Not unless it has been adulterated with something. The red lead primer I'm familiar with has a bright orange color. The iron workers at the transit authority used it a lot for priming the overlapping surfaces of repairs on the elevated structure; priming both surfaces and bolting the parts up while the paint was still wet, back in the seventies when I was there.

Here's a color reference: https://colourlex.com/project/red-lead/

Dennis Storzek


Jim Betz
 

  OK - we all agree that the paint called "red lead" wasn't very red.  Done.
But this thread has been entirely hijacked by those posting - correct information
that isn't exactly "on topic"  ... the OP wants to know "when were cabooses
first painted Red?".  Not 'red lead', not the earlier 'iron oxide' but the classic
red caboose.  Yes, the actual color varied from RR to RR - he's not interested
in that variation but rather wants some idea of when the use of Red paint for
cabeese was first used/became so common across all the RRs.
  And, if you know, when it was first used on the GN (because that is his
RR of primary interest).
  I suspect he may also like to know "why?" ... why was it adopted for
cabeese for so many RRs?  My -guess- about that is ... wait for it ... 
simply to improve visibility.

  Come on guys - someone has to know the answer.  Even if it is only for
their RR and not the GN.
                                                                                   - Jim


Jim Betz
 

Ralph,
  In the Coast Guard we called zinc chromate "green death".  The drill was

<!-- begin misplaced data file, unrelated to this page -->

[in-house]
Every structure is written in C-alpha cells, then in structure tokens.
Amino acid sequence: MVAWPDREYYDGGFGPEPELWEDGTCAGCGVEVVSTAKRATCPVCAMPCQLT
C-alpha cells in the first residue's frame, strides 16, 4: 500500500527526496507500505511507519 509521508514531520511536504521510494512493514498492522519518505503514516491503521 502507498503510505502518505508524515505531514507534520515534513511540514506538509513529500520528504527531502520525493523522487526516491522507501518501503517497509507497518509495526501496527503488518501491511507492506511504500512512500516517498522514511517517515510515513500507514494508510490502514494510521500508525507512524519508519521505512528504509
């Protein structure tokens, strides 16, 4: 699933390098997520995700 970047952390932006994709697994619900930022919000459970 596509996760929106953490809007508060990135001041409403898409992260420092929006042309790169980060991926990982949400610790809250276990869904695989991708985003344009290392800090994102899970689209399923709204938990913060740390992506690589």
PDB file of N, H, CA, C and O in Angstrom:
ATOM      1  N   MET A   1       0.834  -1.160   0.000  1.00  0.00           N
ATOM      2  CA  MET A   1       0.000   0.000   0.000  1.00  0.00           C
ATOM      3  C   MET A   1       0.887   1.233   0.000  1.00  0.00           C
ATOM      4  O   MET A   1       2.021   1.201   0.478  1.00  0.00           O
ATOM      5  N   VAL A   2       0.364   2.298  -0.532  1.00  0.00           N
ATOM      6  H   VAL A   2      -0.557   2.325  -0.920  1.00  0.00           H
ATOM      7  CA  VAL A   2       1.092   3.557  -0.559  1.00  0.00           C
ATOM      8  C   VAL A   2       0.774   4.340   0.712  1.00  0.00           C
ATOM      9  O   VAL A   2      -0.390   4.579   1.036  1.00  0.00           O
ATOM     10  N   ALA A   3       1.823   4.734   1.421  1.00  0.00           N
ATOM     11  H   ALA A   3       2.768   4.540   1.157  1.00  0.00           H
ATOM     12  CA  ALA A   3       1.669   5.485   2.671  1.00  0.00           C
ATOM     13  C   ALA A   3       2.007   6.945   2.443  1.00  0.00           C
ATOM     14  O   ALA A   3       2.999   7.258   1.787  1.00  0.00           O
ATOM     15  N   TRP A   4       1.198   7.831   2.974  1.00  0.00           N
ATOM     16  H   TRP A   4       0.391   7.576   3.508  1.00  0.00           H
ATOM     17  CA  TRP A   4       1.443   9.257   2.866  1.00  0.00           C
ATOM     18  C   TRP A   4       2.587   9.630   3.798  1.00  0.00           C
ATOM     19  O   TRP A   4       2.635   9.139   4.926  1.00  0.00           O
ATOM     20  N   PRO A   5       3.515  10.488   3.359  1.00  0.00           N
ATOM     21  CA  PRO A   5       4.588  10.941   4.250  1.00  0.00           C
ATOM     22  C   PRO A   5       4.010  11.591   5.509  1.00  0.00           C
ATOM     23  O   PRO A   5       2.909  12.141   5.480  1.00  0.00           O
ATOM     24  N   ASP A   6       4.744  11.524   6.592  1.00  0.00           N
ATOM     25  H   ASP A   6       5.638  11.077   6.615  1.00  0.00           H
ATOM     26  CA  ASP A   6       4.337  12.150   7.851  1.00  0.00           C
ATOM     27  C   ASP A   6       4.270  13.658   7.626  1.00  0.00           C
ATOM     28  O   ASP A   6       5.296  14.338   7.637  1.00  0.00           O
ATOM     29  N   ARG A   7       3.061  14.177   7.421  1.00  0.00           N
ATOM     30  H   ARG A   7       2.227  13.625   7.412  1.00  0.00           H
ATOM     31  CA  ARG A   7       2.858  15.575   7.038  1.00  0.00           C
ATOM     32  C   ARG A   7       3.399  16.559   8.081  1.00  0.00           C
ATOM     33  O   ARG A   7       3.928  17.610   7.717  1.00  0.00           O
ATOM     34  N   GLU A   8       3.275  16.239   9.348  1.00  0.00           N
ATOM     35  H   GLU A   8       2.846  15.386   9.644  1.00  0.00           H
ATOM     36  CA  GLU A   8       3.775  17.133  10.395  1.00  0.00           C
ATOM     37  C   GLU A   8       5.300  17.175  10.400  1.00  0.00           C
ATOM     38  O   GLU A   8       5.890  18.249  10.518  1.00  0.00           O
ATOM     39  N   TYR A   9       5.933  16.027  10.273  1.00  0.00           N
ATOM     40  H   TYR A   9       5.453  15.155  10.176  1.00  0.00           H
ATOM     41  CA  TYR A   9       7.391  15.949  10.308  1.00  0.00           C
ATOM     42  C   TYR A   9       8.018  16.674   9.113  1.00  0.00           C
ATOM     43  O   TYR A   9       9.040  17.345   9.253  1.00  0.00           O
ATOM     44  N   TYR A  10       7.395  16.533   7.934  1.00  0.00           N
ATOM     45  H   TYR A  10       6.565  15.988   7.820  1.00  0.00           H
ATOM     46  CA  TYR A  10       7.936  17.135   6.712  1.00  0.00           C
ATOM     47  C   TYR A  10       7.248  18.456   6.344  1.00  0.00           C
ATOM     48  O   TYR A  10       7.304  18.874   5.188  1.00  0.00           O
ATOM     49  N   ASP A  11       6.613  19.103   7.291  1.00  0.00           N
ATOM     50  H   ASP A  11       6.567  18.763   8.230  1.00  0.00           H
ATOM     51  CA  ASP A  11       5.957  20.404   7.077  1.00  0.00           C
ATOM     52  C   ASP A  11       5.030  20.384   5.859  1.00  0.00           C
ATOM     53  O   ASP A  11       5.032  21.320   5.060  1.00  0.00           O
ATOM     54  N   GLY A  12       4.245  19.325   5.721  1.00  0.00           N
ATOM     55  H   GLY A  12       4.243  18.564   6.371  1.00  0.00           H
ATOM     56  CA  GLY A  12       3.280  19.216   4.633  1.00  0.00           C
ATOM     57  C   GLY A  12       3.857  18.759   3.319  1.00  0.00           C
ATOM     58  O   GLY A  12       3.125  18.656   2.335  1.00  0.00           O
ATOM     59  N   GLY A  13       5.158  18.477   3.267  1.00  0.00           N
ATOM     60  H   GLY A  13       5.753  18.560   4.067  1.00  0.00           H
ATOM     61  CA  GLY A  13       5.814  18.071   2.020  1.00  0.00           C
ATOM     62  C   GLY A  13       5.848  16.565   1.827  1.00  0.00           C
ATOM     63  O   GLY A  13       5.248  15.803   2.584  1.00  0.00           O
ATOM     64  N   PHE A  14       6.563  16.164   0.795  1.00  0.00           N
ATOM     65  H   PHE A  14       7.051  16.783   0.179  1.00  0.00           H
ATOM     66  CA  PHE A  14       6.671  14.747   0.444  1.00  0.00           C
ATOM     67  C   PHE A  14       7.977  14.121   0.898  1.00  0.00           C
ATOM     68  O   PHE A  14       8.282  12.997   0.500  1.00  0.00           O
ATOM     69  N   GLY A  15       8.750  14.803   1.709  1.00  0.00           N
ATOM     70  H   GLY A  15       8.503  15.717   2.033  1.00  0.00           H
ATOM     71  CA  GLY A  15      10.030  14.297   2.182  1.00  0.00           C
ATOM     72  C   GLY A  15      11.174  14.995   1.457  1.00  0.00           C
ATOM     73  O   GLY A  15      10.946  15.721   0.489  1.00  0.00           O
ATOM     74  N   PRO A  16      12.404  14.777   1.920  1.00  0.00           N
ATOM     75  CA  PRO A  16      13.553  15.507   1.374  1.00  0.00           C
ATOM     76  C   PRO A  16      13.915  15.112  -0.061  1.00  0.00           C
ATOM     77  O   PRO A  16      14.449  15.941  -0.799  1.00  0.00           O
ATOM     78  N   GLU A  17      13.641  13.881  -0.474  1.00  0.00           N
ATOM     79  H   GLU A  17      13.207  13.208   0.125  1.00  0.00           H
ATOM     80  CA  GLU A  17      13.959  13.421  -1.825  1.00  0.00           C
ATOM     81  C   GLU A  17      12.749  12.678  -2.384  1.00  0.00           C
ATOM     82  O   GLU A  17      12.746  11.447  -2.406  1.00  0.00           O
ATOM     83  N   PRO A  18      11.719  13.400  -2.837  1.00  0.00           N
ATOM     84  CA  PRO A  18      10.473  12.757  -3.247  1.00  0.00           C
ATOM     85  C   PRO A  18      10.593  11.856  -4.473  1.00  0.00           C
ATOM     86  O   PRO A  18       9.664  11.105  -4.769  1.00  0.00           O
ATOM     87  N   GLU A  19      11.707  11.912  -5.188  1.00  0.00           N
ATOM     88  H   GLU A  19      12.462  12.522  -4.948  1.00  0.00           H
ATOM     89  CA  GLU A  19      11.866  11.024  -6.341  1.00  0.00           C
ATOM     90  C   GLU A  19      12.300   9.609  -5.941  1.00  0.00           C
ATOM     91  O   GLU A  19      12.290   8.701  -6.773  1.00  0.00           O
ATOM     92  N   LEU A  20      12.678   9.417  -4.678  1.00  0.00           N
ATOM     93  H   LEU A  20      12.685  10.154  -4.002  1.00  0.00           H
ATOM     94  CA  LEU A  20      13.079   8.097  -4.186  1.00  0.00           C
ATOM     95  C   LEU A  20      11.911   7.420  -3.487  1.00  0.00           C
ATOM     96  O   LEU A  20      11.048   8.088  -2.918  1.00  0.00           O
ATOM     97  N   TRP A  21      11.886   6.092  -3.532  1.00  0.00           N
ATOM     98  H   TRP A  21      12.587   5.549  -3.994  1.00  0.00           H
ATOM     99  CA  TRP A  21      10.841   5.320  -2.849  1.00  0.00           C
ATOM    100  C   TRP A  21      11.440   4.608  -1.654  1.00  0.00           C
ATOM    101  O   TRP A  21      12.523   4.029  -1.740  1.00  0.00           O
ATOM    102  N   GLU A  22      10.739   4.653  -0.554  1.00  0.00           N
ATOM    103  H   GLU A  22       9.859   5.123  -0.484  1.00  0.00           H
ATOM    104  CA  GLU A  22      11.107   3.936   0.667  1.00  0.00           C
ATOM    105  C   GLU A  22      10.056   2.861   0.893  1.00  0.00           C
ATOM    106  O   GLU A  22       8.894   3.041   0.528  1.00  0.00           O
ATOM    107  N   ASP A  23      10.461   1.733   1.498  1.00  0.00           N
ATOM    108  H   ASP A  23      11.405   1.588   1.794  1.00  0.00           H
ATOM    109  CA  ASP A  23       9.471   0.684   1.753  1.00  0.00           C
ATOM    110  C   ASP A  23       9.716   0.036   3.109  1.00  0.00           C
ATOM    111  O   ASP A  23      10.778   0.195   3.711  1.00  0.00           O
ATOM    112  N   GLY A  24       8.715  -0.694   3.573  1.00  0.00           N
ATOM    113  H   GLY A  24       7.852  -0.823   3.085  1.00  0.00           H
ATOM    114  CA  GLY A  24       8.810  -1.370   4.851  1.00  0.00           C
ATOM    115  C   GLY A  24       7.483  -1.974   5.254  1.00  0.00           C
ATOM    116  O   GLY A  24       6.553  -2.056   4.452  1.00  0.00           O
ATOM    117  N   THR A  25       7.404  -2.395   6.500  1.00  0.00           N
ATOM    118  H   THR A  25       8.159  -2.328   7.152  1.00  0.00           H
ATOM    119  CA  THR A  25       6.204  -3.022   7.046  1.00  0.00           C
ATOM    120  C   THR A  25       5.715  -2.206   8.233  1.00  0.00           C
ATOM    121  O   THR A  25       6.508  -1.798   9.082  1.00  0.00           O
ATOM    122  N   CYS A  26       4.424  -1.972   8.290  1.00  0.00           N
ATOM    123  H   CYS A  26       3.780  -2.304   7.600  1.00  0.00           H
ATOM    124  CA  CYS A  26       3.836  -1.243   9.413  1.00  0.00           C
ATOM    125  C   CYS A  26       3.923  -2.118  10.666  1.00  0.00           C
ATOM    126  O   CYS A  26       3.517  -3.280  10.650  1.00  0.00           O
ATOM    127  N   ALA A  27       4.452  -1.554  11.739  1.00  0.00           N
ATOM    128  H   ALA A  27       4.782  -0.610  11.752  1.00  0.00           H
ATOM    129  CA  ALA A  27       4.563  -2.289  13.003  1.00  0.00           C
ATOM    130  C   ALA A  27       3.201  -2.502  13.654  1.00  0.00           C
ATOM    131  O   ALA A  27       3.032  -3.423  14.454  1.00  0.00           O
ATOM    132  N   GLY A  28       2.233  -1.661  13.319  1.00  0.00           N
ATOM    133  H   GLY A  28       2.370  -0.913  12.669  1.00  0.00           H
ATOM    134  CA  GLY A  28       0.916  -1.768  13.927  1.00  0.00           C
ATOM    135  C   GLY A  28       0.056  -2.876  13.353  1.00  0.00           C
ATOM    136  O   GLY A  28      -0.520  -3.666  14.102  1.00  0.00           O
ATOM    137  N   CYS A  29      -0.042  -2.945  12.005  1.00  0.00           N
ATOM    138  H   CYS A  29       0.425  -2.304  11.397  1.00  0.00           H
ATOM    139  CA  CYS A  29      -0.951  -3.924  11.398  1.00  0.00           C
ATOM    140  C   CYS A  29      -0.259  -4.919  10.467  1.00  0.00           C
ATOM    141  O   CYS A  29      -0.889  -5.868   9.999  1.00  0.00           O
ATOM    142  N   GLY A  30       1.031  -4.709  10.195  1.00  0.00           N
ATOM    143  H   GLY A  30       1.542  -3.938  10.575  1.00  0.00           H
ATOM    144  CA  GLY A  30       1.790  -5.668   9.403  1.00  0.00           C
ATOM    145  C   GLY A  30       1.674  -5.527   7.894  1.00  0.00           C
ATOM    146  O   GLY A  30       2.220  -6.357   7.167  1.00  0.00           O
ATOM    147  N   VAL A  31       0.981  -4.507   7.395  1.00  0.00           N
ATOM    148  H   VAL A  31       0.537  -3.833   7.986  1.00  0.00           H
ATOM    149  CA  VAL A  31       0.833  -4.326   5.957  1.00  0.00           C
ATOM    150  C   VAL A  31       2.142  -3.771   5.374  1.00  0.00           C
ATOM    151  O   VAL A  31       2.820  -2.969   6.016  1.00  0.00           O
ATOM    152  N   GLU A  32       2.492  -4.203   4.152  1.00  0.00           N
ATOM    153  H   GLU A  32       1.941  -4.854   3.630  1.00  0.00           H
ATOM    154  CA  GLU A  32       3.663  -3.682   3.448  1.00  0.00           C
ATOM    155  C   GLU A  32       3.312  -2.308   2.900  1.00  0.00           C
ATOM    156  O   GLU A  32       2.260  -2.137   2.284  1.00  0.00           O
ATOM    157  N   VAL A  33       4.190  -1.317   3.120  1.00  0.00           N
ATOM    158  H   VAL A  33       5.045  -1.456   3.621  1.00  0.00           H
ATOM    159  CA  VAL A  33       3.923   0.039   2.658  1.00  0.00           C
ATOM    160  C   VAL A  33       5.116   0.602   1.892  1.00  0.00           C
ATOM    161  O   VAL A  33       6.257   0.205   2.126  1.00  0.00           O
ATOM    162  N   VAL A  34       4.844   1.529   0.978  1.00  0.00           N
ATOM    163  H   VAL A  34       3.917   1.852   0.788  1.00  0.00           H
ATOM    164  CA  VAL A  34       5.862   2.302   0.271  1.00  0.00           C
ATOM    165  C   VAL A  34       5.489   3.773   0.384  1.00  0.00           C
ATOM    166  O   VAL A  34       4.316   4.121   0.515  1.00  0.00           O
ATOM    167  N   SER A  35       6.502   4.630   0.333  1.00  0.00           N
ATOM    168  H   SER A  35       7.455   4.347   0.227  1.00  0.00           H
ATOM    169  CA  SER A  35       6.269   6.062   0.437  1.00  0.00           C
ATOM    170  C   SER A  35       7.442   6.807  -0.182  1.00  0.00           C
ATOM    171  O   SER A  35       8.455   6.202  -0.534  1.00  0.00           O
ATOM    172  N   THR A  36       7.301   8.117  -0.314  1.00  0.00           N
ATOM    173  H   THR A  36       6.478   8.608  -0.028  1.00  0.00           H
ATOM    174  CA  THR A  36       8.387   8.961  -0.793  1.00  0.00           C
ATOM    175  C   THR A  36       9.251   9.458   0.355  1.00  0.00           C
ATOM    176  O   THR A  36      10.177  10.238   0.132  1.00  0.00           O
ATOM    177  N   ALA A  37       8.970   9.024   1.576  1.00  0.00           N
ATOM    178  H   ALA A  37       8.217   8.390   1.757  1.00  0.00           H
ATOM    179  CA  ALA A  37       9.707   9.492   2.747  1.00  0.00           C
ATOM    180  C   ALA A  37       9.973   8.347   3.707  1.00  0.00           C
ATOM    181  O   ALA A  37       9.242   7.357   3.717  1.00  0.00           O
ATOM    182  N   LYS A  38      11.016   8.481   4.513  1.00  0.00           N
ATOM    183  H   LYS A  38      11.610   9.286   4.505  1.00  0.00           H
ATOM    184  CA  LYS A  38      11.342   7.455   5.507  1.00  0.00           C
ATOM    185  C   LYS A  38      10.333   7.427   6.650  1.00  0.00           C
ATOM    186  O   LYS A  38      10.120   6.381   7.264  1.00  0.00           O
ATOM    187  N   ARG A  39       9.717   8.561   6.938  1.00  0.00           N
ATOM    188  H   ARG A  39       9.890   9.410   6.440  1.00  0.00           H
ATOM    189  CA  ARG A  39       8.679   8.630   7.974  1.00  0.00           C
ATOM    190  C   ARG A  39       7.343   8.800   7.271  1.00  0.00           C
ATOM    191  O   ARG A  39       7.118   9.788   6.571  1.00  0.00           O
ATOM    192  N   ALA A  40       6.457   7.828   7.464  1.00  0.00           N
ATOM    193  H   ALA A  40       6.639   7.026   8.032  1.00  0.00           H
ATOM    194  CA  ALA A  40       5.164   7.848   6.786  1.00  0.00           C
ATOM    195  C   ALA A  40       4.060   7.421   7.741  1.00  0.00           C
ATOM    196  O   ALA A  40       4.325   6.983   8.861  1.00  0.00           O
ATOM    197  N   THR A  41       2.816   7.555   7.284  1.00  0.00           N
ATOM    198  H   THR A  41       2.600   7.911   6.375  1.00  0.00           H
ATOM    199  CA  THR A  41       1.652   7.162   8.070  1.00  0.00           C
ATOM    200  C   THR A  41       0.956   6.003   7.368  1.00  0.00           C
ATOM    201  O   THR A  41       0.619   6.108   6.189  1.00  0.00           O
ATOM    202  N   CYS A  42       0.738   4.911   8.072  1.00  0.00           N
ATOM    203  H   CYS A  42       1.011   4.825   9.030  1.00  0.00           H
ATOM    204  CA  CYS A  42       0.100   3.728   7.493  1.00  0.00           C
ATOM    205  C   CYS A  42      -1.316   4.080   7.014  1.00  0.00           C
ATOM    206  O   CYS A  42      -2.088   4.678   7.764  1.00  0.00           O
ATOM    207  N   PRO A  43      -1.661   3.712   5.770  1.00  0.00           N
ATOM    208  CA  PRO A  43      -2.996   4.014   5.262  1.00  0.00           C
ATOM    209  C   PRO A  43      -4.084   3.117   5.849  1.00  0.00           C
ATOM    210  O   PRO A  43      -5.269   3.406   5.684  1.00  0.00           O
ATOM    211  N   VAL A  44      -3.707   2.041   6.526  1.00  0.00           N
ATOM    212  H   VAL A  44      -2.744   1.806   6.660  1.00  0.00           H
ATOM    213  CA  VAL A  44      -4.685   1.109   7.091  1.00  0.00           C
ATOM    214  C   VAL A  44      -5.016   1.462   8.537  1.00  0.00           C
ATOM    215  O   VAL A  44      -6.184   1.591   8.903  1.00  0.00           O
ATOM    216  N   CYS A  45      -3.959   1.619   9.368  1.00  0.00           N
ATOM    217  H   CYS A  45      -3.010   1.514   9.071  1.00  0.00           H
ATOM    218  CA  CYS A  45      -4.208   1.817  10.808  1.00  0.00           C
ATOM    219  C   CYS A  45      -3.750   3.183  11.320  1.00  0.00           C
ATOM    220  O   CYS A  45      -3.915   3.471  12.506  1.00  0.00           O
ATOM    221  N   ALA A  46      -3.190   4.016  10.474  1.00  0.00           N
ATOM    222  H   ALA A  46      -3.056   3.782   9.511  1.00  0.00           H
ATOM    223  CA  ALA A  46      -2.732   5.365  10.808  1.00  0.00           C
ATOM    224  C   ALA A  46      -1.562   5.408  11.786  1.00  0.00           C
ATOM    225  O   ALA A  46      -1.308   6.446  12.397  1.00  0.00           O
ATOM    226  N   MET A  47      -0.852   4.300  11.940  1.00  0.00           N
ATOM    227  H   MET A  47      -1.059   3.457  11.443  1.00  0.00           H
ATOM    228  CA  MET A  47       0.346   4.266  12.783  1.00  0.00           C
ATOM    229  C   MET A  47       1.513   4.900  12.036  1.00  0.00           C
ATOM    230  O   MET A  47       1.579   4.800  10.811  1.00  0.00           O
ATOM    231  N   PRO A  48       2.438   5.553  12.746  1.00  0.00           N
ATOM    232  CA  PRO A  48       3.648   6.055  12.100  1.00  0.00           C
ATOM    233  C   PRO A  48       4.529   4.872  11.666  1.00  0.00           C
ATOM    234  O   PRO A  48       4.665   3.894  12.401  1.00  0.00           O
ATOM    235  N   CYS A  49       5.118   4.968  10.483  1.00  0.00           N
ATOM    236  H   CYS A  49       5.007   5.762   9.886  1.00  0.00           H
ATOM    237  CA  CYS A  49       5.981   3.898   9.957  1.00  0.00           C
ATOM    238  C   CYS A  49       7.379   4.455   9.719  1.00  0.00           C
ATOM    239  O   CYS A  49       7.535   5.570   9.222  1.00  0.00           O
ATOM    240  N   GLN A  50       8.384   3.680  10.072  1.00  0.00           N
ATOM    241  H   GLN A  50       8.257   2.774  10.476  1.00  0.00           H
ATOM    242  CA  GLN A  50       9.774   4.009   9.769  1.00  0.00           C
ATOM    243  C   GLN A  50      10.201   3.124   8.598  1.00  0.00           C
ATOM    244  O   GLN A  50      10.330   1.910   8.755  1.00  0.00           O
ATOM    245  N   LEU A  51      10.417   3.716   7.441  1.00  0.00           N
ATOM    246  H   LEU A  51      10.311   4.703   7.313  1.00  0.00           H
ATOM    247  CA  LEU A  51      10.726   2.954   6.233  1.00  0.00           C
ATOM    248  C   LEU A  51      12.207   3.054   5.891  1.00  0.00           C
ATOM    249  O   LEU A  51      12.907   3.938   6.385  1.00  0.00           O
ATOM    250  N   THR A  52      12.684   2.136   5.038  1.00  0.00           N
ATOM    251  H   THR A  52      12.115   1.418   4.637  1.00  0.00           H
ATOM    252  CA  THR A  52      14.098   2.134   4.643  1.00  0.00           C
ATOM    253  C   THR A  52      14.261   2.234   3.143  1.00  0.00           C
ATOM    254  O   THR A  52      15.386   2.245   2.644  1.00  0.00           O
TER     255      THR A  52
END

Chip, Paint, and Soogey.  Chip off the old paint until you got down to bare
metal (using a chipping hammer), paint it (zinc chromate, red lead, and lastly
color), and soogey (keep it clean by scrubbing with a stiff brush and washing
the dirt and soap into the sea.  One of the primary tasks of anyone with a
Seaman's rank and even a few 3rd class Petty Officer's from time to time.
                                                                                        - Jim


Jerry Michels
 

Hi Jim, well to put in my comment, but for the MP not GN, the MP painted its cabooses 'caboose red' as did the Iron Mountain before the MP bought it in 1915.  So caboose red was an early paint .  We also have paper documents that say the IM used caboose red, At some time, probably the 1920s the railroad changed to 'boxcar red' which lasted until the 1970s when the MP went back to 'caboose red" but probably no the original 'caboose red' but more of a 'vermilion red.' There was a touch of orange in it. The story is complex some were freshly painted 'boxcar red' and some the newer 'vermillion red' and part of the story has to do with how the cabooses were repainted, and the fading of a brand of 'caboose red' to orange if it was washed with alkali rather than acid detergent. This led to the story that the MP painted cabooses orange,  They didn't, it was faded vermillion. The final color was an Imron Bright caboose red.  By the way, many years ago RMC had a misprint stating that the caboose they pictured was painted blue.  Never happened. If anyone wants more details on caboose colors on the MoPac, I wrote a book on them. Probably still available somewhere.